Proposed photo ID amendment: partisan, extreme, costly, wrong for Minnesota
From the Minneapolis Labor Review, June 29, 2012
By Steve Share, Minneapolis Labor Review editor
MINNEAPOLIS — Minnesotans voting November 6 will be asked to vote yes or no on a constitutional amendment to radically alter the way Minnesota votes.
The first thing to know about the proposed amendment is that it is not a “good government” reform measure. Instead, it is a highly partisan measure which passed both the Minnesota House and Senate without one single vote from Democrats. Only Republicans voted for the amendment.
Constitutional amendments go straight to the November ballot, so Governor Mark Dayton could not veto the measure, but he strongly condemned it. He noted: “Previous Governors Arne Carlson and Tim Pawlenty [both Republicans] have said correctly that significant changes to our elections processes should not occur through partisan contrivances, but only with broad bipartisan support.”
The question that will appear on the November ballot is deceptively simple: “Shall the Minnesota Constitution be amended to require all voters to present valid photo identification to vote and to require the state to provide free identification to eligible voters, effective July 1, 2013?”
“This amendment is a proverbial wolf in sheep’s clothing,” Dayton wrote in a letter issuing a symbolic-only veto. “It goes far beyond its stated intention to require photo IDs. Instead, it dismantles Minnesota’s best-in-the nation election system. According to the Secretary of State, this amendment would end same-day voter registration, long a goal of many Republican partisans, and require an entirely new system of provisional balloting.”
The amendment, if passed, would be the most extreme photo ID measure in the nation. Other states with photo ID laws provide exemptions for military voters, absentee voters, seniors living in nursing homes, and others.
“It’s the most radical version of photo ID passed by any state. Whatever you think about voter ID, this particular version is going to radically transform our election system and is too risky,” commented Javier Morillo-Alicea, president of SEIU Local 26 and a board member of the Our Vote Our Future coalition, which opposes the amendment.
Local government officials have raised warnings about the costs of implementing the amendment, costs for issuing “free” identification cards and costs and logistics for managing a new system of provisional ballots for voters whose eligibility is questioned.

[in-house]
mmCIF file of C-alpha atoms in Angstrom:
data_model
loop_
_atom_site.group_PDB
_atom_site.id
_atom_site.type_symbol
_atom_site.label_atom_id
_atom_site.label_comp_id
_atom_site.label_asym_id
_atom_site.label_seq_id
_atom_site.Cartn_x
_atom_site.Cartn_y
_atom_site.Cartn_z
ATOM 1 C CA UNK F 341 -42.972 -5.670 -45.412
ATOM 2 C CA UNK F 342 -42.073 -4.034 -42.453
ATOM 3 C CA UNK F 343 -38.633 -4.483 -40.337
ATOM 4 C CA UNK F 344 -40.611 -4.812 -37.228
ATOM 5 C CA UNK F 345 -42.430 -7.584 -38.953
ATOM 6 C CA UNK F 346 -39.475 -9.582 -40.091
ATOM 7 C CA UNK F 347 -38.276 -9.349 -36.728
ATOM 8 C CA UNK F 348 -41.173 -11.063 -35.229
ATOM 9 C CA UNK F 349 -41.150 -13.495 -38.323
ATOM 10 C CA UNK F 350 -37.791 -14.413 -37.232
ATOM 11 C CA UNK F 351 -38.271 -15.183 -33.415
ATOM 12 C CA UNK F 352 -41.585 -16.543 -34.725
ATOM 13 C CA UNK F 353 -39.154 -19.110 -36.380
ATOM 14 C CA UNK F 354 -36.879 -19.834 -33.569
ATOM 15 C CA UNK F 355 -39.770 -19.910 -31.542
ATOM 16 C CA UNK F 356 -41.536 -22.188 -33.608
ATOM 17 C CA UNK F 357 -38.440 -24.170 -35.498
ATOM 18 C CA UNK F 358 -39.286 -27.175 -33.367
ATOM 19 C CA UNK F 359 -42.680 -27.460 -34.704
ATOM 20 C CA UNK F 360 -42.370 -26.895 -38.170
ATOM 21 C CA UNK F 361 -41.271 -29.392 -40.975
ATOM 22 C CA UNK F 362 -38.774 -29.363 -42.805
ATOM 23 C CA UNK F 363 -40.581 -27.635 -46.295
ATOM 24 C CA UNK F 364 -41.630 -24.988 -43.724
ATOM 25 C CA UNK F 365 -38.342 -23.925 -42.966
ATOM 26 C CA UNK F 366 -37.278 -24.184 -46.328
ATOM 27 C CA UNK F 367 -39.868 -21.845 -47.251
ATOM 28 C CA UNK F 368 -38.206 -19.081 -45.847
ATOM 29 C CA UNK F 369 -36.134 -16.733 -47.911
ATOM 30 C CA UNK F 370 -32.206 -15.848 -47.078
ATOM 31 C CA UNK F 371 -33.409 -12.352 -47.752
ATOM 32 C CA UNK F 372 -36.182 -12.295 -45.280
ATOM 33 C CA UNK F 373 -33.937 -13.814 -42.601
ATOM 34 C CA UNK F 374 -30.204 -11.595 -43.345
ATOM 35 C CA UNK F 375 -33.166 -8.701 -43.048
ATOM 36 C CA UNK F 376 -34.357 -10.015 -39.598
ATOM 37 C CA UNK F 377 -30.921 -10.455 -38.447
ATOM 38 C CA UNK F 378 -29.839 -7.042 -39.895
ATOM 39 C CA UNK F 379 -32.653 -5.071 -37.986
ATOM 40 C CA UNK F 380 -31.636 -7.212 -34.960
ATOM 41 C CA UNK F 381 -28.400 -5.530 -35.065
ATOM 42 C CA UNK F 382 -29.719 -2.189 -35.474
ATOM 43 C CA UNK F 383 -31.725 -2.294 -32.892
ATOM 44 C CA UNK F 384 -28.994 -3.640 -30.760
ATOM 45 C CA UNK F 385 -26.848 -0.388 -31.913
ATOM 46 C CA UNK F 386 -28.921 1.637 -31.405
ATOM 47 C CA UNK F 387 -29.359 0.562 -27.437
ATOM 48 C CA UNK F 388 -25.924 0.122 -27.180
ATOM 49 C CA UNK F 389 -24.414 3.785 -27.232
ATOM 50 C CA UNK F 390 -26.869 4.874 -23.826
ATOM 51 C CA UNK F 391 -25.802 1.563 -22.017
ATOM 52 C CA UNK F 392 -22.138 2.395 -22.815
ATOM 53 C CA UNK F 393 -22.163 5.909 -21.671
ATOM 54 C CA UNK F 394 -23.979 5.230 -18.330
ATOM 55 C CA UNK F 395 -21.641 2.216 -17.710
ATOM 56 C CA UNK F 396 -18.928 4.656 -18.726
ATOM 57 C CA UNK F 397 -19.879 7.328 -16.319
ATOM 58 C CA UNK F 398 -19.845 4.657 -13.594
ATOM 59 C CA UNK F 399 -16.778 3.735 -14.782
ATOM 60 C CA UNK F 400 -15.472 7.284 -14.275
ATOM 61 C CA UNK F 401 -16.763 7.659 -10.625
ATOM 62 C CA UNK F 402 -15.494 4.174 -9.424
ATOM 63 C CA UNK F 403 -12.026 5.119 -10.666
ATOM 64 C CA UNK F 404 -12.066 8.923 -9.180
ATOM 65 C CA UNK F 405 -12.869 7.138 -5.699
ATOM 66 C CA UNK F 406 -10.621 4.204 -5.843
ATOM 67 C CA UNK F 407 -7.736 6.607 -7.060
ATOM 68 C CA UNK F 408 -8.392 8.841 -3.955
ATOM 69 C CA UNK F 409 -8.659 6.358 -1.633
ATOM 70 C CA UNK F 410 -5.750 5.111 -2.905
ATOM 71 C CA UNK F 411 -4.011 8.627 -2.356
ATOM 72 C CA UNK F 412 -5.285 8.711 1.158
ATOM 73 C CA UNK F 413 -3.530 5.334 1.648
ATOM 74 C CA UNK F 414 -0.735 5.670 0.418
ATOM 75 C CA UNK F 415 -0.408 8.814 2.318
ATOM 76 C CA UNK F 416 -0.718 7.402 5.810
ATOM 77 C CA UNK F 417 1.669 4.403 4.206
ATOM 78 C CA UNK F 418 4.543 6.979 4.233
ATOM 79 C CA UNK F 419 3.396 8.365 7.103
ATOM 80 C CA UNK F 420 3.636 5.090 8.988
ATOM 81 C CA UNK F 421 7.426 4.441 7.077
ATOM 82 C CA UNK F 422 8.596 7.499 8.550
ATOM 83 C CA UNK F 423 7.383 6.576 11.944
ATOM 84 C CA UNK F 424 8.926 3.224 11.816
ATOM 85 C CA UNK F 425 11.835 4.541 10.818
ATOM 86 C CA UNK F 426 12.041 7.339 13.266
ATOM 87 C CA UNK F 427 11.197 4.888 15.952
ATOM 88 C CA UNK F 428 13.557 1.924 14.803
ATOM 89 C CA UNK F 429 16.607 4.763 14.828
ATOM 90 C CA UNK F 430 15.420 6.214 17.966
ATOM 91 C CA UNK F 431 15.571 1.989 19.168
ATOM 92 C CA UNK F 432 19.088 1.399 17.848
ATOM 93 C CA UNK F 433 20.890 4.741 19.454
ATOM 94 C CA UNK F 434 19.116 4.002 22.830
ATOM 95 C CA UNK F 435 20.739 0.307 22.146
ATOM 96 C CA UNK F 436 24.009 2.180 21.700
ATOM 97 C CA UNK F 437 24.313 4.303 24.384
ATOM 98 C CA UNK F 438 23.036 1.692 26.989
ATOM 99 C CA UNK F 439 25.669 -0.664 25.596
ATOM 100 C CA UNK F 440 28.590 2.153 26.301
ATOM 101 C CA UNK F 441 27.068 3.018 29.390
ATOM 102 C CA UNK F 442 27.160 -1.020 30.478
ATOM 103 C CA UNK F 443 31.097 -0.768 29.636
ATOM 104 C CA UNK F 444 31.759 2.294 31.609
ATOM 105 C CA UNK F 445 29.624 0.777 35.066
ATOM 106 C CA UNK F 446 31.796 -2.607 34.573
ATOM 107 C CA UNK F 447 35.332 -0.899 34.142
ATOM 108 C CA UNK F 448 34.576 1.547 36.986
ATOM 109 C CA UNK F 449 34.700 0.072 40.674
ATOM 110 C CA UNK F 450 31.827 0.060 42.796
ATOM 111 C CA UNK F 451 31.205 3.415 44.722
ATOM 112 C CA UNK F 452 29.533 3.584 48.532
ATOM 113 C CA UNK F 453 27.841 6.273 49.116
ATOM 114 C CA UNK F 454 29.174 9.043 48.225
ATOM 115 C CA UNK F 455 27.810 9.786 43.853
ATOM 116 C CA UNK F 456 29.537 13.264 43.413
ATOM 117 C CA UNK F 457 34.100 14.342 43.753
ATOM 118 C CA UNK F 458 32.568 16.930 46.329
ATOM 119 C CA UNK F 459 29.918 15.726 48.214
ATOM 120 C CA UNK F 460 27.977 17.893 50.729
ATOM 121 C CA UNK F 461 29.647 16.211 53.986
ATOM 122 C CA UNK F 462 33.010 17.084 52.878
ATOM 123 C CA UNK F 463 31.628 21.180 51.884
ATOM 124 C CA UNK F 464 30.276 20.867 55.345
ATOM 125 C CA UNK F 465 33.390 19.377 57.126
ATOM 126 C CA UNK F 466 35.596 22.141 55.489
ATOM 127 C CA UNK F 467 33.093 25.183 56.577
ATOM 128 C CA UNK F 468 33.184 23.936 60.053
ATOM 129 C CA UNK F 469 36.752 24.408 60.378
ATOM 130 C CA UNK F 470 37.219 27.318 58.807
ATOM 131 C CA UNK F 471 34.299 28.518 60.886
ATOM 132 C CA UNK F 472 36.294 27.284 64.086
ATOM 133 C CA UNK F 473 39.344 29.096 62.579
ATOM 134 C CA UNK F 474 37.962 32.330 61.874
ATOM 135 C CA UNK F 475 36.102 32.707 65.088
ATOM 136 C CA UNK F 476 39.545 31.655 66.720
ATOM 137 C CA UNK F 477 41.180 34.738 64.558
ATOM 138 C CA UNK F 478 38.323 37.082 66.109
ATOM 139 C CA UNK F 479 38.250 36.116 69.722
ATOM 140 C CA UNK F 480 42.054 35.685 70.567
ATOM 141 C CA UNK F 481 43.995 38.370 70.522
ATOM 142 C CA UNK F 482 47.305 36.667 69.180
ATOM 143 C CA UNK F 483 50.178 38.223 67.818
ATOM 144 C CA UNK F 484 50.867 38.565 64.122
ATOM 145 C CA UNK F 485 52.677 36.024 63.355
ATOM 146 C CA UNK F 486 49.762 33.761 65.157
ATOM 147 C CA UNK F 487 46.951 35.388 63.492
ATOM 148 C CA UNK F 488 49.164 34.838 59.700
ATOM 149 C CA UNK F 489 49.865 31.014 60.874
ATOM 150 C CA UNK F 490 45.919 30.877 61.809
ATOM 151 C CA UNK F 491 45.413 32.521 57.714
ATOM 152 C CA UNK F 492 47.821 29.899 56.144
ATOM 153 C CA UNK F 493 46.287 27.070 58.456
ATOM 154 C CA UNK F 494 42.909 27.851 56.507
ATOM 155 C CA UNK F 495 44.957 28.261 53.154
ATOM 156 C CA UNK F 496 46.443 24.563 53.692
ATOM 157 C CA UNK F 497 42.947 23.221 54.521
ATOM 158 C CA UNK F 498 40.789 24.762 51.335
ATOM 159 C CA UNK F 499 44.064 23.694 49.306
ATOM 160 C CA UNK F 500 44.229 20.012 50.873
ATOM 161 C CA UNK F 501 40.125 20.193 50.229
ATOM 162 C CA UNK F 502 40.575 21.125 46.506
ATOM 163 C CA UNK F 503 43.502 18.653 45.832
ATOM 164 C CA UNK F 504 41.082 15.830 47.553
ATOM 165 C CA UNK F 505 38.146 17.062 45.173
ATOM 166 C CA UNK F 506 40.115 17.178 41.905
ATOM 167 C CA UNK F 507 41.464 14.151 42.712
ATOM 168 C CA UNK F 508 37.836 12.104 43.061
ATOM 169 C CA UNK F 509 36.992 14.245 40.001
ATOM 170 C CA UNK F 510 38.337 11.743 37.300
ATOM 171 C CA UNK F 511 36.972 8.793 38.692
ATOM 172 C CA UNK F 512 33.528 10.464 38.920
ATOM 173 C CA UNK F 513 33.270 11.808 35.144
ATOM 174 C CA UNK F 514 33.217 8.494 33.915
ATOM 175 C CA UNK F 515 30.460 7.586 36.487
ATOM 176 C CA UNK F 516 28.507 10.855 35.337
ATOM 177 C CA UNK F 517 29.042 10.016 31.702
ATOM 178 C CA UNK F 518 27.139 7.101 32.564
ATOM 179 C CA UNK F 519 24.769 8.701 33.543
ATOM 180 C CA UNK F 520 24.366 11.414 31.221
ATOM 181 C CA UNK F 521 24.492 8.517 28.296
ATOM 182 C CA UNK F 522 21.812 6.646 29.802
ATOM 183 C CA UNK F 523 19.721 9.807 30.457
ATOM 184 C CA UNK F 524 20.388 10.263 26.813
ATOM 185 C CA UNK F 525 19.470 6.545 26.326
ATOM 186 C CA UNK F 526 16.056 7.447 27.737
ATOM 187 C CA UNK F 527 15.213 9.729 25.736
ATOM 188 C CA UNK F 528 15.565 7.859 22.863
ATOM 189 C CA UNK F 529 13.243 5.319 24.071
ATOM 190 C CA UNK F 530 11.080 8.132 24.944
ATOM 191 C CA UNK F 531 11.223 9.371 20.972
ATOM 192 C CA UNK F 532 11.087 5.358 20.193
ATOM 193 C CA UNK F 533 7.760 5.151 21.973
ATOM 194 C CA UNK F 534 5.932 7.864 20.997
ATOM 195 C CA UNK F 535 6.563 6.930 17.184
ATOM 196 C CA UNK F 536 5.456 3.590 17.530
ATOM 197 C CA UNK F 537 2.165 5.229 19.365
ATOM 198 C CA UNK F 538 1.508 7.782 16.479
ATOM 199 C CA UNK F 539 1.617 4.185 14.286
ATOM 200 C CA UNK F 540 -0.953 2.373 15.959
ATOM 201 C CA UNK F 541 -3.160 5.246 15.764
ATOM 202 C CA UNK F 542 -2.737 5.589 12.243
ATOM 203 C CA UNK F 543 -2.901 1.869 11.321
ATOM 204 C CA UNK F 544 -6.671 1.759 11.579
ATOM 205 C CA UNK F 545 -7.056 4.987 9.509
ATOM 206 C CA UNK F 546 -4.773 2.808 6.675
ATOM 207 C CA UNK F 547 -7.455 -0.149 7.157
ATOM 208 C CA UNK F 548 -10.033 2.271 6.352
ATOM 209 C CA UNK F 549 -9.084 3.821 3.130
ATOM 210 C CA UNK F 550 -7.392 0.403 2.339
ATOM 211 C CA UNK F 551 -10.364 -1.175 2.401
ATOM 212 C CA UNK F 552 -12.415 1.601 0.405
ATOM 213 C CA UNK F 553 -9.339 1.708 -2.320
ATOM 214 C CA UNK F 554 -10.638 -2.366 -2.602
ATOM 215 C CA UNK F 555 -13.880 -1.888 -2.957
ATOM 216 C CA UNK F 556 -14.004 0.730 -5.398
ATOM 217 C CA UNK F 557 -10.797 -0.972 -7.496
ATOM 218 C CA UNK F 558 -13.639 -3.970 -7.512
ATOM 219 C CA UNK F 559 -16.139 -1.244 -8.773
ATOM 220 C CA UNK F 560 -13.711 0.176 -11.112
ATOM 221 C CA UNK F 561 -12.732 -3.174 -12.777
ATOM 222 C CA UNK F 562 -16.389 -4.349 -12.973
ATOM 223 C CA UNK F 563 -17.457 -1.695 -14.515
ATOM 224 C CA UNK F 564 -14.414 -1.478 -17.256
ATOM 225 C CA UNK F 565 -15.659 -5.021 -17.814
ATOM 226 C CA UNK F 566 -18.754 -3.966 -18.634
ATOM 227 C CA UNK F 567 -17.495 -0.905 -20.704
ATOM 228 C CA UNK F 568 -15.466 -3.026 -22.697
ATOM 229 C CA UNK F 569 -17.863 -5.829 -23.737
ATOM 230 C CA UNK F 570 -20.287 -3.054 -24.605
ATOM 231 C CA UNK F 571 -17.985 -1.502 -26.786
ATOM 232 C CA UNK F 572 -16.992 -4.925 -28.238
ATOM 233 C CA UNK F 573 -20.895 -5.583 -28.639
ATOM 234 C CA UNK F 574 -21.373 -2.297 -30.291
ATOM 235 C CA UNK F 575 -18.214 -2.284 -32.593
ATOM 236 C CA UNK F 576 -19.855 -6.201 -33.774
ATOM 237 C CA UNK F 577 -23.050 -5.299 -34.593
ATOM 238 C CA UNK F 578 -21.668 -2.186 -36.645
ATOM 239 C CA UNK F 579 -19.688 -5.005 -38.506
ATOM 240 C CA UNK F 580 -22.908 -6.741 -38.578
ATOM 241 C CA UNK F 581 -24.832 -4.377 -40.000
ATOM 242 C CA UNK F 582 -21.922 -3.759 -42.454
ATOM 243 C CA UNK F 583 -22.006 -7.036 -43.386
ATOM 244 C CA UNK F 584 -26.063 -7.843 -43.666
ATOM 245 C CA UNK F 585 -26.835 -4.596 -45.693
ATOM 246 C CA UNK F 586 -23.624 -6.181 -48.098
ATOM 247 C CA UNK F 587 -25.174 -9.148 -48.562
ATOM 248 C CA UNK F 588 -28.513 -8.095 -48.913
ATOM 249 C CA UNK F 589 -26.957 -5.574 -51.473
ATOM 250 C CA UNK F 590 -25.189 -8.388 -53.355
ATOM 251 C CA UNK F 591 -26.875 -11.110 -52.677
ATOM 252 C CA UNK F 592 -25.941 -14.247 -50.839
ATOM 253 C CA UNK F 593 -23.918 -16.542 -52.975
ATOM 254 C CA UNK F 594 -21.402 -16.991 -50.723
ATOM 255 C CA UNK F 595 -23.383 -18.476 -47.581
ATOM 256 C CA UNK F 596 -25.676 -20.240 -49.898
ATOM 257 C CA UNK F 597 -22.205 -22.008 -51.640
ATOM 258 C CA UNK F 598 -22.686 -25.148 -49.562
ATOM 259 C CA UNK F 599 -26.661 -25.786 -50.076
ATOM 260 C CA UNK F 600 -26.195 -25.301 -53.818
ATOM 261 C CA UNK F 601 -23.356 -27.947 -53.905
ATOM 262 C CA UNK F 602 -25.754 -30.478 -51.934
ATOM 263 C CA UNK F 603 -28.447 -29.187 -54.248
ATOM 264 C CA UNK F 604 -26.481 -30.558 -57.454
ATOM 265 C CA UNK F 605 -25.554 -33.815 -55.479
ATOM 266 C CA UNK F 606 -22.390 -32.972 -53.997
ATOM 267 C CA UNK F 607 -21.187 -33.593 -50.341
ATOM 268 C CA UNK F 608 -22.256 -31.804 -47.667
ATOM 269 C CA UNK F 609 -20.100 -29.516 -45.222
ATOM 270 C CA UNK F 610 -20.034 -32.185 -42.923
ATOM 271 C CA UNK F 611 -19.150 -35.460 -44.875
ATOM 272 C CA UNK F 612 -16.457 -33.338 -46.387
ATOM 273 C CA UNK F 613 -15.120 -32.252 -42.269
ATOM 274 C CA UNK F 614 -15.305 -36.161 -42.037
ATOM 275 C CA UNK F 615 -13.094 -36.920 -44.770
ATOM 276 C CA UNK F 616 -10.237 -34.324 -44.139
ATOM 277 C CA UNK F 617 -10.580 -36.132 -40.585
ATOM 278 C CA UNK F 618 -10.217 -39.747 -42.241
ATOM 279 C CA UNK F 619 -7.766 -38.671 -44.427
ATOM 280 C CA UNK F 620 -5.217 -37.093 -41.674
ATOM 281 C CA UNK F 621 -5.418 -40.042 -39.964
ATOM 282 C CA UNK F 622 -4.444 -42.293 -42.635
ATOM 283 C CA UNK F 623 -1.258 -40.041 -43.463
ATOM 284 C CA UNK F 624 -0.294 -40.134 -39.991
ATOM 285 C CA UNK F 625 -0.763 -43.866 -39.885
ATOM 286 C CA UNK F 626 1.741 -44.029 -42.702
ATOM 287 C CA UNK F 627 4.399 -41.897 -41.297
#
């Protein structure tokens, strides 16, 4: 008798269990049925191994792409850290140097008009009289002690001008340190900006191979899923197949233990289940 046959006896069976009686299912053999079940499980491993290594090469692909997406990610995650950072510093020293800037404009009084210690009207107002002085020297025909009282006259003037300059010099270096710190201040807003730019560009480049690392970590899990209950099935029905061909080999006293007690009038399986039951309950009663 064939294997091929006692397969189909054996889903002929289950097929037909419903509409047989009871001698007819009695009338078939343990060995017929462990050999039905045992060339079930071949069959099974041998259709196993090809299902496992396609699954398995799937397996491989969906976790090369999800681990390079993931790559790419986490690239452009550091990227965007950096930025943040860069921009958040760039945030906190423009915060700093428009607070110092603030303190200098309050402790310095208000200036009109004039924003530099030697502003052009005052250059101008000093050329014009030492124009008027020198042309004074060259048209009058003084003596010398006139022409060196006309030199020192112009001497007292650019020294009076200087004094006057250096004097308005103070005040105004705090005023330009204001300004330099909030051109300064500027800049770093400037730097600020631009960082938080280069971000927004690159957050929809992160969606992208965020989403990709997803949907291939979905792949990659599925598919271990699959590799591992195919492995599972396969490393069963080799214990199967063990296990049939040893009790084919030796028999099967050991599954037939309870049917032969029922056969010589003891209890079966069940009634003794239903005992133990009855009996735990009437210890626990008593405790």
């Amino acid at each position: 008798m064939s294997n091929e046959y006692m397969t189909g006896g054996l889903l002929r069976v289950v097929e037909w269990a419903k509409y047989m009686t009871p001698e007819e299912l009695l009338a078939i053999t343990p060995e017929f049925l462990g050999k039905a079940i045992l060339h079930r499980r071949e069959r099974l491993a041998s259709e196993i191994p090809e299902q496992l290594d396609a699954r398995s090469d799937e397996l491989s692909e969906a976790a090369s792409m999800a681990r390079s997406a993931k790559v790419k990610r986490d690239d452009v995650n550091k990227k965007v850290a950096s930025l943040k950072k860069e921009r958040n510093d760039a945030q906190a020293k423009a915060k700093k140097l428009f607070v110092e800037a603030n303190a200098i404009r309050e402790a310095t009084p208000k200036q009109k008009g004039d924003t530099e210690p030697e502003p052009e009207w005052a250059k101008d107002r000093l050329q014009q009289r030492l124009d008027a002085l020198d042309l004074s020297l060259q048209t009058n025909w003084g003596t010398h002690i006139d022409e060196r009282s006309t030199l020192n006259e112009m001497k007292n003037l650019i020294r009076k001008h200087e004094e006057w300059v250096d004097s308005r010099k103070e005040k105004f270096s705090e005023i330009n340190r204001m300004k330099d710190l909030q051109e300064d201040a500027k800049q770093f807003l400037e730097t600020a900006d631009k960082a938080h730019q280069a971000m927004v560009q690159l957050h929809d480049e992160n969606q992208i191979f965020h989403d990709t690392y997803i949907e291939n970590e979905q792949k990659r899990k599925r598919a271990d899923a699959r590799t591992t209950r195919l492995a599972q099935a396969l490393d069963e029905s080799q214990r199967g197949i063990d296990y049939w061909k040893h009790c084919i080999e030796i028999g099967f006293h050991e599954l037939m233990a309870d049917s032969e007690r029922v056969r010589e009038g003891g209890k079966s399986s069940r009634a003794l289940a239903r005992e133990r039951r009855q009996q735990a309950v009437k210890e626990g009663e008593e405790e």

The Minnesota Department of Public Safety estimates that 140,000 voting age Minnesotans lack state ID, while 84,000 registered voters lack Minnesota ID, and an additional 131,000 current voters have the wrong address on their ID.
The state of Indiana spent $12 million in the first three years to respond to a new photo ID requirement for voting.
Instituting provisional ballots in Minnesota introduces a logistical and legal nightmare. According to a study by the Pew Center on the States, more than two million provisional ballots were submitted nationwide in the 2008 election in states which provide for provisional ballots. Nearly 600,000 ballots were rejected and never counted for reasons that varied state to state and even within states.
“That is not something we should be putting into our constitution,” warned Chris Shields, communications director for the Minnesota AFL-CIO. “It’s unnecessary and costly.” The AFL-CIO is participating in the Our Vote Our Future coalition to oppose the amendment.
“Our current election system is considered the best or one of the best in the country,” said Greta Bergstrom, communications director for TakeAction Minnesota, also part of the Our Vote Our Future coalition. Minnesota’s voting system, she noted, “withstood intense scrutiny through two intense statewide recounts with national attention.”
“The evidence shows that voter fraud is not a problem,” said SEIU’s Javier Morillo-Alicea.
“The challenge we have before us is that there is something that sounds common sense” in the language for the question that will appear on the ballot, Morillo-Alicea said. “We need to point out the absolutely extreme version of what is proposed.”
Passing the amendment would threaten Minnesota’s strong tradition of leading the nation in voter turn-out.
“The reason we have high voter participation is because we have same day registration,” Morillo-Alicea said. “For the voice of working people to be heard, we need that high participation.”
For more information on the amendment, visit www.OurVoteOurFuture.org.
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